Heartworm disease is a serious and potentially fatal disease in pets.  It is transmitted by infected mosquitoes, and because mosquitoes can come indoors, both indoor and outdoor pets are at risk.

Heartworm disease affects dogs, cats, ferrets, wolves, coyotes, foxes and other mammals.  It has been diagnosed in all 50 states, however, the disease is more prevalent in southern states because of the warm climates.

The mosquito bites an infected animal, then it injects the heartworm microfilaria into your pet.  The worms grow to about a foot long and live in the heart, lungs and blood vessels of your dog or cat.  The worms cause severe lung disease, heart failure and damage to other organs.  While treatment is available, it is time consuming, expensive and not without complications.  Heartworm disease can cause irreversible changes in your pet that cannot be fully corrected.  Dead worms and fragments of dead worms remain in the lungs for the remainder of your pet’s life.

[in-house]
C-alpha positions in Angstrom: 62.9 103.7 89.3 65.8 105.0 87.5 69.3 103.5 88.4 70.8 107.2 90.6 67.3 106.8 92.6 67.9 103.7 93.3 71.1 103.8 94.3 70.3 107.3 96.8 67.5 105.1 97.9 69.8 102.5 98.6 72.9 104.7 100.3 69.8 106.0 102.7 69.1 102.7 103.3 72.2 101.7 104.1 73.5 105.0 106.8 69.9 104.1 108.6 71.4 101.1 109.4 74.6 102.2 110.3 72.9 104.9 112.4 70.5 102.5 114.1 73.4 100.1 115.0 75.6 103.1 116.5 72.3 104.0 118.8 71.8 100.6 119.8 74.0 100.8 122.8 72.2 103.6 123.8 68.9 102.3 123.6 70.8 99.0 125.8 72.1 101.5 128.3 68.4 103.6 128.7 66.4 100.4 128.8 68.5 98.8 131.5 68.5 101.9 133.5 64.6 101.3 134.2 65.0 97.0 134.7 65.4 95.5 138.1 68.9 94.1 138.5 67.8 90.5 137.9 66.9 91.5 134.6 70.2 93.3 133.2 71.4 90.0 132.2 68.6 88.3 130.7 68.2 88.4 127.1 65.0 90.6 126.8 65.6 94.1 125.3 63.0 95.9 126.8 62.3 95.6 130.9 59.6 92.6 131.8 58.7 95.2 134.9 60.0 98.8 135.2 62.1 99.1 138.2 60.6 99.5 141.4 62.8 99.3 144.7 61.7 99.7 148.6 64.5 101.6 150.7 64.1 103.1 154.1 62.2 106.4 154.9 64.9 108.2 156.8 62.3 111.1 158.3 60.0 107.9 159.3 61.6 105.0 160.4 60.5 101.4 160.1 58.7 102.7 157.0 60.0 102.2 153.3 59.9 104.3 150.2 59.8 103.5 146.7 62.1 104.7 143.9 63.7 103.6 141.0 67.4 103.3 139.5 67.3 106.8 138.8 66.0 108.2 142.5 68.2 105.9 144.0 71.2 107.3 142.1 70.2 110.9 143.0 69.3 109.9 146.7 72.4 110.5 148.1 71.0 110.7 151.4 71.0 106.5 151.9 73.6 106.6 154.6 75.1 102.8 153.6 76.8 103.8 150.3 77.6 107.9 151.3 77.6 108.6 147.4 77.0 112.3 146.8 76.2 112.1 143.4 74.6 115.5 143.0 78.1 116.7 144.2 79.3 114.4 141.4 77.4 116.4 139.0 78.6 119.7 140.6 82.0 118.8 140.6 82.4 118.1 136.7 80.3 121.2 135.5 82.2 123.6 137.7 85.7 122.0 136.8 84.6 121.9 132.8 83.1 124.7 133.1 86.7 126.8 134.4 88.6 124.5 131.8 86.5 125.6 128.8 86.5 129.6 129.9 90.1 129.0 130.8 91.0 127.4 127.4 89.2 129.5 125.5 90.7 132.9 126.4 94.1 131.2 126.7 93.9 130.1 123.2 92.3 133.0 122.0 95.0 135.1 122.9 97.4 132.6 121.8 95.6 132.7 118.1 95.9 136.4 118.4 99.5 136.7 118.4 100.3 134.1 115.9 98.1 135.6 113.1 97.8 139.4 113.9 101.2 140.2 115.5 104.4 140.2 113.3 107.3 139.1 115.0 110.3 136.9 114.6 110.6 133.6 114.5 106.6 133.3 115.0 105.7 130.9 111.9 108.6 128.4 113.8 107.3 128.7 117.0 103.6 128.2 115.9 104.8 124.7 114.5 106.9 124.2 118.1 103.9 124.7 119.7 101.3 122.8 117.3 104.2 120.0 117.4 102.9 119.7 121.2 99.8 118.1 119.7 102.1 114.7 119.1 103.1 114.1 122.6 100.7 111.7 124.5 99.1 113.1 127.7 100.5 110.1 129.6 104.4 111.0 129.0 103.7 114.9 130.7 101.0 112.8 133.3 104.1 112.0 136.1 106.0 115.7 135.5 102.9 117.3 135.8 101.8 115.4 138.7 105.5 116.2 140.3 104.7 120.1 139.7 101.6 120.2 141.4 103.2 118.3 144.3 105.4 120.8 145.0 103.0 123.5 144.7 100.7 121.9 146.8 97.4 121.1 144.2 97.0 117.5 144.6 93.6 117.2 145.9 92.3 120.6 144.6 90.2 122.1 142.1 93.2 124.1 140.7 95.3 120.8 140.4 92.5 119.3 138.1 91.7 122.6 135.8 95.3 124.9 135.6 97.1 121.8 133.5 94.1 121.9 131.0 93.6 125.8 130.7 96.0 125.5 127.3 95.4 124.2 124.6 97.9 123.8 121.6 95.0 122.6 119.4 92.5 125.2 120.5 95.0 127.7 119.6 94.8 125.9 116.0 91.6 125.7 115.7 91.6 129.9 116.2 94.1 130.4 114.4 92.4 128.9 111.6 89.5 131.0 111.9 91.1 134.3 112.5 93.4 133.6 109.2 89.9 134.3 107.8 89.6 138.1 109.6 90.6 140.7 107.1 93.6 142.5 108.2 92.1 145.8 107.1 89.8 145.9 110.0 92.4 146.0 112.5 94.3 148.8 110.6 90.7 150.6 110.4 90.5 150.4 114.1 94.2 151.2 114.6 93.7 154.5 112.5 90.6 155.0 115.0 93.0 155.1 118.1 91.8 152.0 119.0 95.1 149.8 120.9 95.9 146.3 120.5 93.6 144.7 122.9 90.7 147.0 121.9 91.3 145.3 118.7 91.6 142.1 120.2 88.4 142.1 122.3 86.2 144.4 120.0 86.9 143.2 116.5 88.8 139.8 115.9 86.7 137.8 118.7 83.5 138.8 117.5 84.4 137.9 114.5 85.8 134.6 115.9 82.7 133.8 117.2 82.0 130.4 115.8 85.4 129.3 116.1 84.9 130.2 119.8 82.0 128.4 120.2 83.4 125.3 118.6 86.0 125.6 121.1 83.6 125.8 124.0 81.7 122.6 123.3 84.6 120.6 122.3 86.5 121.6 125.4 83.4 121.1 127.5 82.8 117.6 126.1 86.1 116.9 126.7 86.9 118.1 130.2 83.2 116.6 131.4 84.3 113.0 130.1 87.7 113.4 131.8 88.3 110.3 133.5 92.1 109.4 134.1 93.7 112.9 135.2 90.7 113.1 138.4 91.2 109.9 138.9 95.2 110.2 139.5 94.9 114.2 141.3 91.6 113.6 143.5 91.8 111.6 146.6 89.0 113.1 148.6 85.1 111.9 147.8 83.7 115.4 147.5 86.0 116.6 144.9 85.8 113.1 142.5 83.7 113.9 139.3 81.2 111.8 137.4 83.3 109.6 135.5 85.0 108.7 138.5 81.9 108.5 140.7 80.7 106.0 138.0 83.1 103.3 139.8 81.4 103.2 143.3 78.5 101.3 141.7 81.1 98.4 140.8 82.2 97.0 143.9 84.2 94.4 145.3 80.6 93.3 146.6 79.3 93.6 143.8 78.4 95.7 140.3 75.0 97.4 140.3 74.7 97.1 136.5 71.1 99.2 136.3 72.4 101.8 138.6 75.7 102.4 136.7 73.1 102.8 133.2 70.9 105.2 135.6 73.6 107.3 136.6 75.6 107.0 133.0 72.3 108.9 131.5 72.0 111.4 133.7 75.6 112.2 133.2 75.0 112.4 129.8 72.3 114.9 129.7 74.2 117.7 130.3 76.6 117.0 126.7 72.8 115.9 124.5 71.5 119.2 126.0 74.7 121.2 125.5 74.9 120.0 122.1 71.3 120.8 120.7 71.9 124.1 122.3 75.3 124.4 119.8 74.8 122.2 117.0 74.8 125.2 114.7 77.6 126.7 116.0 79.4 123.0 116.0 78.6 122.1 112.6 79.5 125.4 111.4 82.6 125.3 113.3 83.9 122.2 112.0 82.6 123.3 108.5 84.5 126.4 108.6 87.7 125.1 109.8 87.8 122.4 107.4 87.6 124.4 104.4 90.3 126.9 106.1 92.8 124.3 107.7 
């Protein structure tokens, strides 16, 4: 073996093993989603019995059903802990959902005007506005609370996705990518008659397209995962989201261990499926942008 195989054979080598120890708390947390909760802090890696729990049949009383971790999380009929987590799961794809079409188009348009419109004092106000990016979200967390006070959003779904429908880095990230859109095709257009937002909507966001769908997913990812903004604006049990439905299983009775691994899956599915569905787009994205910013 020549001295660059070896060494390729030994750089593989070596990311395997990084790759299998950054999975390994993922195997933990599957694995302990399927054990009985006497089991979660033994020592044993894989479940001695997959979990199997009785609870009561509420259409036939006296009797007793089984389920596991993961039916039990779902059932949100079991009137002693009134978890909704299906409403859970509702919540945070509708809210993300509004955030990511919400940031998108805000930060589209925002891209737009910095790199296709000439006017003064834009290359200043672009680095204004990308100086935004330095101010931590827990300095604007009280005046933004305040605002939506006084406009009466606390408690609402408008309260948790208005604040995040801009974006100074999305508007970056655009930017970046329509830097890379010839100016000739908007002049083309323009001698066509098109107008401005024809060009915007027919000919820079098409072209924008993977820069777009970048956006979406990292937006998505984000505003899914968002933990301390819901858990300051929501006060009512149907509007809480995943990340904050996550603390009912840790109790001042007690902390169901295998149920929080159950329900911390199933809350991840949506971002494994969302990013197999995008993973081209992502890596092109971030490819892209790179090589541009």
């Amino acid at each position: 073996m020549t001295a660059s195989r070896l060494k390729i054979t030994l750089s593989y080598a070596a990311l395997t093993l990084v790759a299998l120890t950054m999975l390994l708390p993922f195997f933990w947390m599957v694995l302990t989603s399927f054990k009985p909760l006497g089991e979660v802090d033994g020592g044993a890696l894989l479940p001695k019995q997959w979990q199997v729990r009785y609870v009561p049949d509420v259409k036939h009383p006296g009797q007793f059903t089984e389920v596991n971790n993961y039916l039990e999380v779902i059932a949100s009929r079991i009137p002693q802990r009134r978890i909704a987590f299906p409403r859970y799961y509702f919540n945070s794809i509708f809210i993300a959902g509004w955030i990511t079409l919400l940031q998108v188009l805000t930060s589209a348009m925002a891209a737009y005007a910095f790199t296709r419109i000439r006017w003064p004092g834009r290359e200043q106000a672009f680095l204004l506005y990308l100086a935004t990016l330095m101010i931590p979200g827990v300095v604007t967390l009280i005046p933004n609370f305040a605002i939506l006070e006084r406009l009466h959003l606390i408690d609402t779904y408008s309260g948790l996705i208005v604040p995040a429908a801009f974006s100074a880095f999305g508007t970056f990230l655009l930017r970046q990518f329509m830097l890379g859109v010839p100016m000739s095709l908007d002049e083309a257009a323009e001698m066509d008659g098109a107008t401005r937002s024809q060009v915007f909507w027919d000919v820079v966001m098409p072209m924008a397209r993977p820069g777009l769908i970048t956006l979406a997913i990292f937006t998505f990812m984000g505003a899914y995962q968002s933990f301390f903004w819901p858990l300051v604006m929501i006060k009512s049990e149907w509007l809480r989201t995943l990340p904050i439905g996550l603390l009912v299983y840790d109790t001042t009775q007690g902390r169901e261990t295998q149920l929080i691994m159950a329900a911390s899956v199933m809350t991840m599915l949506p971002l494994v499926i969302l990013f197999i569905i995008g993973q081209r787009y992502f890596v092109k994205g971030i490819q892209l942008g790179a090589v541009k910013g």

Dogs are a natural host for heartworms, which means that they live inside the dog, mature into adults, mate and produce offspring.  If untreated, their numbers can continue to increase, sometimes to the hundreds.

Cats can also have heartworm disease but typically have just one to three worms.  However, even immature worms in the cat can cause respiratory disease and other problems.

Prevention is the key to controlling this disease.  The American Heartworm Society recommends that you “Think 12” – (1) get your pet tested for heartworms every 12 months and (2) give your pet heartworm preventive 12 months a year.

Please call us if you would like more information about preventing heartworm disease.  We care about your pets!

Have a wonderful September!

Dr. Bonnie